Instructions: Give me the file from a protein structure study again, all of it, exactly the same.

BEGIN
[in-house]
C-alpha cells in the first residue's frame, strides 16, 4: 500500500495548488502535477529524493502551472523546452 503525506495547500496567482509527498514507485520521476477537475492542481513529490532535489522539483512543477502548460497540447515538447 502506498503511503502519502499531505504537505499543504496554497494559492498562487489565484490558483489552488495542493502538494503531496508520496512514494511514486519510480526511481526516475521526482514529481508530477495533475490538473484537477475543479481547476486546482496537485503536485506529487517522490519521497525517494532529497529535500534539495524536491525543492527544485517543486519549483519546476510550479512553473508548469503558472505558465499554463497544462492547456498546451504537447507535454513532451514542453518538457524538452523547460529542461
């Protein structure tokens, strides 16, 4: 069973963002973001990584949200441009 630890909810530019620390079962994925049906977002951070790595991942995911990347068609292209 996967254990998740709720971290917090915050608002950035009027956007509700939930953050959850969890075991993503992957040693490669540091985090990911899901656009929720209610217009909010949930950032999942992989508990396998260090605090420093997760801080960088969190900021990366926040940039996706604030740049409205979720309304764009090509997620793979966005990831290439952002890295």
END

[in-house]
C-alpha cells in the first residue's frame, strides 16, 4: 500500500495548488502535477529524493502551472523546452 503525506495547500496567482509527498514507485520521476477537475492542481513529490532535489522539483512543477502548460497540447515538447 502506498503511503502519502499531505504537505499543504496554497494559492498562487489565484490558483489552488495542493502538494503531496508520496512514494511514486519510480526511481526516475521526482514529481508530477495533475490538473484537477475543479481547476486546482496537485503536485506529487517522490519521497525517494532529497529535500534539495524536491525543492527544485517543486519549483519546476510550479512553473508548469503558472505558465499554463497544462492547456498546451504537447507535454513532451514542453518538457524538452523547460529542461
């Protein structure tokens, strides 16, 4: 069973963002973001990584949200441009 630890909810530019620390079962994925049906977002951070790595991942995911990347068609292209 996967254990998740709720971290917090915050608002950035009027956007509700939930953050959850969890075991993503992957040693490669540091985090990911899901656009929720209610217009909010949930950032999942992989508990396998260090605090420093997760801080960088969190900021990366926040940039996706604030740049409205979720309304764009090509997620793979966005990831290439952002890295």